59.163 Part IIIA of the Privacy Act creates a range of credit reporting offences. These include, for example, offences relating to:
credit providers using or disclosing personal information contained in credit reports other than as permitted;
credit reporting agencies or credit providers intentionally giving out a credit report that contains false or misleading information;
persons intentionally obtaining unauthorised access to credit information files or credit reports; and
persons obtaining access to credit information files or credit reports by false pretences.
59.164 In response to IP 32, stakeholders expressed a range of views about penalties. Some stakeholders considered that the existing penalties are sufficiently broad or opposed any new penalty provisions. Other stakeholders favoured the introduction of new civil or administrative penalties.
Discussion Paper proposals
59.165 In DP 72, the ALRC proposed that the Privacy Act be amended to allow a civil penalty to be imposed where there is a serious or repeated interference with the privacy of an individual. The ALRC also proposed that the OPC develop and publish enforcement guidelines setting out the criteria upon which a decision to pursue a civil penalty is made.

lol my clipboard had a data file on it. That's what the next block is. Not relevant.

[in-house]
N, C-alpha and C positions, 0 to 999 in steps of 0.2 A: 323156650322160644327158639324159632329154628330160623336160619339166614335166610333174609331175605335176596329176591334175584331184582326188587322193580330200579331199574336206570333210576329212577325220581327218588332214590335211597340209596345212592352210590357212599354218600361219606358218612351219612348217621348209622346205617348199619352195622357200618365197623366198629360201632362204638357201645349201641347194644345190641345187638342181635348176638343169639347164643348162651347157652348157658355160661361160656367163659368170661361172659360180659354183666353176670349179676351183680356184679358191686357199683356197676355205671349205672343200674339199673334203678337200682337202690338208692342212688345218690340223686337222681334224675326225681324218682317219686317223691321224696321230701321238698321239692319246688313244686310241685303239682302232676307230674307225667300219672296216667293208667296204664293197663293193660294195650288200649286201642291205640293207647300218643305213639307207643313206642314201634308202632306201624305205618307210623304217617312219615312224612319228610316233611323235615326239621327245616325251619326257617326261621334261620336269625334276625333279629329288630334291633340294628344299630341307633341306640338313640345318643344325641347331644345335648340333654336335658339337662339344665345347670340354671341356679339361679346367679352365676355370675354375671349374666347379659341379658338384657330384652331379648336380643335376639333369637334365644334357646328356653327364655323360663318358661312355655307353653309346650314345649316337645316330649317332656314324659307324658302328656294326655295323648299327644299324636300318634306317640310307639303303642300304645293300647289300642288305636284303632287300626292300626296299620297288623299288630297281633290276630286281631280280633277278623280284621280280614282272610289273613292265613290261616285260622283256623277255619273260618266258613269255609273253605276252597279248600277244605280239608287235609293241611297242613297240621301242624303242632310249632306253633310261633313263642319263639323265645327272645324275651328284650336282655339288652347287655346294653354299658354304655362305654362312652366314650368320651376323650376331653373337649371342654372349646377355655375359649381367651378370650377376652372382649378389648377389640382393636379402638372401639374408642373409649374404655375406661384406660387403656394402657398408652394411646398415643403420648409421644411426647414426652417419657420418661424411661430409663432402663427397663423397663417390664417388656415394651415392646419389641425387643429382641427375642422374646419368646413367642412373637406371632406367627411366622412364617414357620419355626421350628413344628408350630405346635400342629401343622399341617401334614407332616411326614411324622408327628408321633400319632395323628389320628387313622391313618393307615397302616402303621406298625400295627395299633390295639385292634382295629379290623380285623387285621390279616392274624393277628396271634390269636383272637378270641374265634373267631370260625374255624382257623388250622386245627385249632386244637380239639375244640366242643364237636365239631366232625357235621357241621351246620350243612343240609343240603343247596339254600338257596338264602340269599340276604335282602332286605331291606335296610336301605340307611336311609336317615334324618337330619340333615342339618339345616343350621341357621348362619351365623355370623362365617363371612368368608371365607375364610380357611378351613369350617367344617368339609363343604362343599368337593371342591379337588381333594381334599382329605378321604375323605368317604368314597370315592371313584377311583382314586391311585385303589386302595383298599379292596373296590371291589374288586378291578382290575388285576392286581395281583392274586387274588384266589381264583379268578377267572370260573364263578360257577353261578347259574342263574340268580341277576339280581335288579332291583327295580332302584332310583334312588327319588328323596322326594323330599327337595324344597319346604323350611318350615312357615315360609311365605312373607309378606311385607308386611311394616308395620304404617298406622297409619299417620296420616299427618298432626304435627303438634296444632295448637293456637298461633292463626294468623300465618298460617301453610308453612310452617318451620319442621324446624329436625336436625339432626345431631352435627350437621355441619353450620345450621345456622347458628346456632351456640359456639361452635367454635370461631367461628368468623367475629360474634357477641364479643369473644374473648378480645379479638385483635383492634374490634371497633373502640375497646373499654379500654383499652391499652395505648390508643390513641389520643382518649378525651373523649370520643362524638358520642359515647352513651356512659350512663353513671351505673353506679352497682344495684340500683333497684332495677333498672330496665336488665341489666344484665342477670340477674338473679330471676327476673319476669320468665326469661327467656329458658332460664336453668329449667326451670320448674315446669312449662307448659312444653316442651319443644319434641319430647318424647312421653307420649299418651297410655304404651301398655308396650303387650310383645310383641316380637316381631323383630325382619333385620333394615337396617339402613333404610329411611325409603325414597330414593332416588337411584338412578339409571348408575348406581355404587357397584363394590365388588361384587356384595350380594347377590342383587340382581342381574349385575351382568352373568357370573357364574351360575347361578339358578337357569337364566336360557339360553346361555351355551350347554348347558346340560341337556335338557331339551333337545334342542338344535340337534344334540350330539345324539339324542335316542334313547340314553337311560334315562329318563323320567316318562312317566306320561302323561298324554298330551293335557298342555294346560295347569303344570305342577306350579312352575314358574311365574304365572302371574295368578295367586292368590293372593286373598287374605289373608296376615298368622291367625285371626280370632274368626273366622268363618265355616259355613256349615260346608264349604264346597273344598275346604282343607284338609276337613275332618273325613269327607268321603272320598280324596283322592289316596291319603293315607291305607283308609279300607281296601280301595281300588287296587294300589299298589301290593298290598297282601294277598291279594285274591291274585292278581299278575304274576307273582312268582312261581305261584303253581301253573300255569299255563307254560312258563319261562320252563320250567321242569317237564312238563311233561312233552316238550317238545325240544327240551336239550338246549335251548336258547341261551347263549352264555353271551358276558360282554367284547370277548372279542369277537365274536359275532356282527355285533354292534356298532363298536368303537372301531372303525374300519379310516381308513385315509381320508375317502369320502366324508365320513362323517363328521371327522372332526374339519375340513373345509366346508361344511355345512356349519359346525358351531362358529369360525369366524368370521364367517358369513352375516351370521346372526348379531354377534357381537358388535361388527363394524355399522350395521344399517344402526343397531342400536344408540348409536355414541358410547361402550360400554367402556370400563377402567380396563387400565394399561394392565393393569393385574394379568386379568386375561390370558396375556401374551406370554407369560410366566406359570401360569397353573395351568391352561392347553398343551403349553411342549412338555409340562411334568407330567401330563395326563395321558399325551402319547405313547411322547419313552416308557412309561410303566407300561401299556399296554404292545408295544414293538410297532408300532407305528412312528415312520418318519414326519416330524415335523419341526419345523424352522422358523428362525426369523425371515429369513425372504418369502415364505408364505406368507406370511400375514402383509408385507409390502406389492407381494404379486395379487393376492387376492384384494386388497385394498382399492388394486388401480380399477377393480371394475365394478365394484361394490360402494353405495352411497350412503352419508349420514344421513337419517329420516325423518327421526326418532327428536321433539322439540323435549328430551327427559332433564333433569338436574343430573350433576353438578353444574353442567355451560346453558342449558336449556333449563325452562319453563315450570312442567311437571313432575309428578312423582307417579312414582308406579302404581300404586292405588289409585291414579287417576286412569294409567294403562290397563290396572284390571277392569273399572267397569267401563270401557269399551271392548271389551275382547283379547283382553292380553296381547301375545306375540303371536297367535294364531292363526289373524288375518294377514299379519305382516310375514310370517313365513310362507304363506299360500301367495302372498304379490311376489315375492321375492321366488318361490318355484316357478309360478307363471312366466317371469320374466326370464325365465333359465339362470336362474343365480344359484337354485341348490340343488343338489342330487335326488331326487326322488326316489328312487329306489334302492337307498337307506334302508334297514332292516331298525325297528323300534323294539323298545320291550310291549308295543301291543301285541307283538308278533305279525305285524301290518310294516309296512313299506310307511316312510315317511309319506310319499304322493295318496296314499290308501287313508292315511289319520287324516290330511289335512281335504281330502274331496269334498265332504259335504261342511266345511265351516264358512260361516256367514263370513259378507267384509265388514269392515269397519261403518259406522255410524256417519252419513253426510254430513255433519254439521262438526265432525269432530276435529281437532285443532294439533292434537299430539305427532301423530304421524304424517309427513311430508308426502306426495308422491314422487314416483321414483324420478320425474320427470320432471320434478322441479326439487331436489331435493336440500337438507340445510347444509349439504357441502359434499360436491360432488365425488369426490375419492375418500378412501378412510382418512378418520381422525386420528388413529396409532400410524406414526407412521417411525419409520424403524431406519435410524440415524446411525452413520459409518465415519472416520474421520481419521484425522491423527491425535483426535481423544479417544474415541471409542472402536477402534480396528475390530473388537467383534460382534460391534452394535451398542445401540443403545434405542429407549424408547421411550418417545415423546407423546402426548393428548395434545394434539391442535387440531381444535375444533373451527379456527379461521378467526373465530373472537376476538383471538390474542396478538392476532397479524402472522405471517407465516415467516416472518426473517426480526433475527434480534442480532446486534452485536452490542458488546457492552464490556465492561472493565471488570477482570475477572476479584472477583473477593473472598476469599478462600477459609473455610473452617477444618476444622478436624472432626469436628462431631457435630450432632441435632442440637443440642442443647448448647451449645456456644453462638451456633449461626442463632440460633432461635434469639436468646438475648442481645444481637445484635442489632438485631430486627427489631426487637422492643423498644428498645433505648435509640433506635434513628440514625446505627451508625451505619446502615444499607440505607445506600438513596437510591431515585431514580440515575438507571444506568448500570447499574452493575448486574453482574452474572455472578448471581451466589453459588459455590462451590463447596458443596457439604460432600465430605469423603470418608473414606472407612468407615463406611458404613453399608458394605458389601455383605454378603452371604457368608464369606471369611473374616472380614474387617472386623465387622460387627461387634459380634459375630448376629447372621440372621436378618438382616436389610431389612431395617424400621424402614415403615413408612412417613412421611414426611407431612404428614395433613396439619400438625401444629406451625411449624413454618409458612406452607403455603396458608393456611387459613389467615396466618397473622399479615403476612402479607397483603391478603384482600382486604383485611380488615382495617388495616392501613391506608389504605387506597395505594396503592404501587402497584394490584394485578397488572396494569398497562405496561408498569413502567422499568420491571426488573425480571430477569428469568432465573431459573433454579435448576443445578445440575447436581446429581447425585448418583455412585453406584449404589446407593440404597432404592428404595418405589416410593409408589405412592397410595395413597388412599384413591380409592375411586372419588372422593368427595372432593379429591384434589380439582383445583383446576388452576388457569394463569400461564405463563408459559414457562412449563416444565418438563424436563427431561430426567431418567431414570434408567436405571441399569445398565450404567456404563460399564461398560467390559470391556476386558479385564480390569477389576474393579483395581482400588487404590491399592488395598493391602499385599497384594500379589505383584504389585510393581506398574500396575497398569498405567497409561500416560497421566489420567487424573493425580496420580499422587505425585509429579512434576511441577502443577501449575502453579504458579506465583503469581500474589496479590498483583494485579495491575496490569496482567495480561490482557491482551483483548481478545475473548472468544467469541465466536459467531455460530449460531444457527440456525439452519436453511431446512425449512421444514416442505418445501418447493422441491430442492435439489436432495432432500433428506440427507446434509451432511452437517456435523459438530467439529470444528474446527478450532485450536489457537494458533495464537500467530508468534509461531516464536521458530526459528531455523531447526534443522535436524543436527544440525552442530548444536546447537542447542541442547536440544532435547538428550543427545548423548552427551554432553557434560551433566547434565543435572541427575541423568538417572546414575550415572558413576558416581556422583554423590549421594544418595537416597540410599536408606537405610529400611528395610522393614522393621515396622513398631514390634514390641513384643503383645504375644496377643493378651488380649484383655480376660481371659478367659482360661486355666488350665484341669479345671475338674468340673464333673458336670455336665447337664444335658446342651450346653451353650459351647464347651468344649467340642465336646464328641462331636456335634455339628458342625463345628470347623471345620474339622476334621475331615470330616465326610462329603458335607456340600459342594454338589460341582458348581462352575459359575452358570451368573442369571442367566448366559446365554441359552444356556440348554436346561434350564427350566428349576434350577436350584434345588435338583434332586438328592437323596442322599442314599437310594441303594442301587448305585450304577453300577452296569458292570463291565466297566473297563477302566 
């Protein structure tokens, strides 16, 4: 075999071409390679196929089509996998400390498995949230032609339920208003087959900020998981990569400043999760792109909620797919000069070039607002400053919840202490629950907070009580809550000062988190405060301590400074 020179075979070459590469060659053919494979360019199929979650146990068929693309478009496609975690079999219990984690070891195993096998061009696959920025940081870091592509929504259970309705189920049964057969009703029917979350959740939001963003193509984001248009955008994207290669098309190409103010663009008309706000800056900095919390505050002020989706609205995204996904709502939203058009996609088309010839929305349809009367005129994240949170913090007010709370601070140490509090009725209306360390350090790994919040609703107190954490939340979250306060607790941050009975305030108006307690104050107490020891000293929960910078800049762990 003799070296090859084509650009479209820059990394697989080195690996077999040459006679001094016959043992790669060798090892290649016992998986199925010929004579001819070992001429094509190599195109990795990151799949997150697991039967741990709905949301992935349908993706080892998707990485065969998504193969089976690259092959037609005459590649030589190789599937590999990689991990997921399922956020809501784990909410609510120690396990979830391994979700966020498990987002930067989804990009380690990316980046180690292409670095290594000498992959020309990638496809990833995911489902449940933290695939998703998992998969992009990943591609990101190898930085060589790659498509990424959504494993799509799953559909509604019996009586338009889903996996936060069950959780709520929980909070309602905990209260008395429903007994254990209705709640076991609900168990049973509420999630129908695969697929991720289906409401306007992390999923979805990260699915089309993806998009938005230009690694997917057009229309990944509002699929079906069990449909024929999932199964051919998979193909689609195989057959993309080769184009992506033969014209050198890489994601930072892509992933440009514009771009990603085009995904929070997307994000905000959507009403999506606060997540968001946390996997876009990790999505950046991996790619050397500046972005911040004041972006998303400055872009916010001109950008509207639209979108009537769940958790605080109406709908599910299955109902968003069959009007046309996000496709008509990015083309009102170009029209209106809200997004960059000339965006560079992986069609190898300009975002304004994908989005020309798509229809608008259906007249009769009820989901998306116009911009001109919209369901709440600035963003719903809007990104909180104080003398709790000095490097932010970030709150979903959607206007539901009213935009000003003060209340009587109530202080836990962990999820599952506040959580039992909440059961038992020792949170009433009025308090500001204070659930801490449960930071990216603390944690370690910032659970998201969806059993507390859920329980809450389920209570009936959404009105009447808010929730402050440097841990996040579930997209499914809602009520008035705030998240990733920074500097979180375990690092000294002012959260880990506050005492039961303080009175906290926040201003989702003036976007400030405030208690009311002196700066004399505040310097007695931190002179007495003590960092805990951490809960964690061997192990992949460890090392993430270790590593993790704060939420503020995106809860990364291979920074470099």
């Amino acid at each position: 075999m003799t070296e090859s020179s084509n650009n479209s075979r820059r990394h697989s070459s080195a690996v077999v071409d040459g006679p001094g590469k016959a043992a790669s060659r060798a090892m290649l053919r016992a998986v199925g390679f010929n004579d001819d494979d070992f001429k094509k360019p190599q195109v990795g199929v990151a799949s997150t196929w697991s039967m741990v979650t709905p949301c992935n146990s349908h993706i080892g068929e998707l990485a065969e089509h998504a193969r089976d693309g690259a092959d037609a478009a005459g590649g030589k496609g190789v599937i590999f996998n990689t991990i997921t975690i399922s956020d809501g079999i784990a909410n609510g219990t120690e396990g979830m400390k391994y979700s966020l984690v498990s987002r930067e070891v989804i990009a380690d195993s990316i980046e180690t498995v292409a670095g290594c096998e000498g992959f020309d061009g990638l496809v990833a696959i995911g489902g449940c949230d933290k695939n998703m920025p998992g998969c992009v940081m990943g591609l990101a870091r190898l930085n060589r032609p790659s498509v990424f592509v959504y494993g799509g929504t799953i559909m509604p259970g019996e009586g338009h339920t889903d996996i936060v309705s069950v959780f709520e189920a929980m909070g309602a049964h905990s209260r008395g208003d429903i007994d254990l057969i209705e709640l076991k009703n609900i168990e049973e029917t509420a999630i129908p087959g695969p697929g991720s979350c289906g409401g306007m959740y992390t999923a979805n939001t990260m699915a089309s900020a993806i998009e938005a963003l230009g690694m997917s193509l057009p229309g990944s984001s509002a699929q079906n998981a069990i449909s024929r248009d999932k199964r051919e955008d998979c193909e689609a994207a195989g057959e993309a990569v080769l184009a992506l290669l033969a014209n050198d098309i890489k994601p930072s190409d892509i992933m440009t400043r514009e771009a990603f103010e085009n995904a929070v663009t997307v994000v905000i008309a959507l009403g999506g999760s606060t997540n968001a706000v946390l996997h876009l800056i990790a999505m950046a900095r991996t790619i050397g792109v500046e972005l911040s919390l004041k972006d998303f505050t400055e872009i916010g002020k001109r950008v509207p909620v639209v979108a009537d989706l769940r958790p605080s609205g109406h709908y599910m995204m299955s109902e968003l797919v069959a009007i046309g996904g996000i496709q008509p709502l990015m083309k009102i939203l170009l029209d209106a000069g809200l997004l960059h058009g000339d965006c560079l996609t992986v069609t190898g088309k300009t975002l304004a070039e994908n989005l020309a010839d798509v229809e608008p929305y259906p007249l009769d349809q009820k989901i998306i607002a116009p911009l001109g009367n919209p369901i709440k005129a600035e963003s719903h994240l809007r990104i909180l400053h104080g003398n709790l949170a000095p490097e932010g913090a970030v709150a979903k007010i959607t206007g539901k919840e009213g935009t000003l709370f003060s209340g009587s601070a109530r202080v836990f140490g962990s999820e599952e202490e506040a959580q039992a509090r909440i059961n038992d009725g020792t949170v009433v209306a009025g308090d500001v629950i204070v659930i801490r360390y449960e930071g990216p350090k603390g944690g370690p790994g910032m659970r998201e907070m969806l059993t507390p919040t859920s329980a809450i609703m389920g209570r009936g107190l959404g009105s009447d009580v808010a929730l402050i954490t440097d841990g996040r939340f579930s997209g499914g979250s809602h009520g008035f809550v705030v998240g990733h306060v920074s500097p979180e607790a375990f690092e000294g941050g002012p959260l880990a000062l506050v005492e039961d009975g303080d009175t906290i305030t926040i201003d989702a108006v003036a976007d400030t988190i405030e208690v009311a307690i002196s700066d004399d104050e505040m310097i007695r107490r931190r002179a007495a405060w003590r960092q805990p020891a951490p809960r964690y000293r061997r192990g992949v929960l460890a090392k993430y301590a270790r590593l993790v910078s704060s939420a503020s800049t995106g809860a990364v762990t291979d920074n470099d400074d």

59.166 Finally, the ALRC proposed that the Privacy Act should be amended to remove the credit reporting offences and allow a civil penalty to be imposed where there is a serious or repeated breach of the regulations.
Submissions and consultations
59.167 Stakeholders supported the ALRC’s proposal to repeal the credit reporting offences and replace them with a civil penalties regime.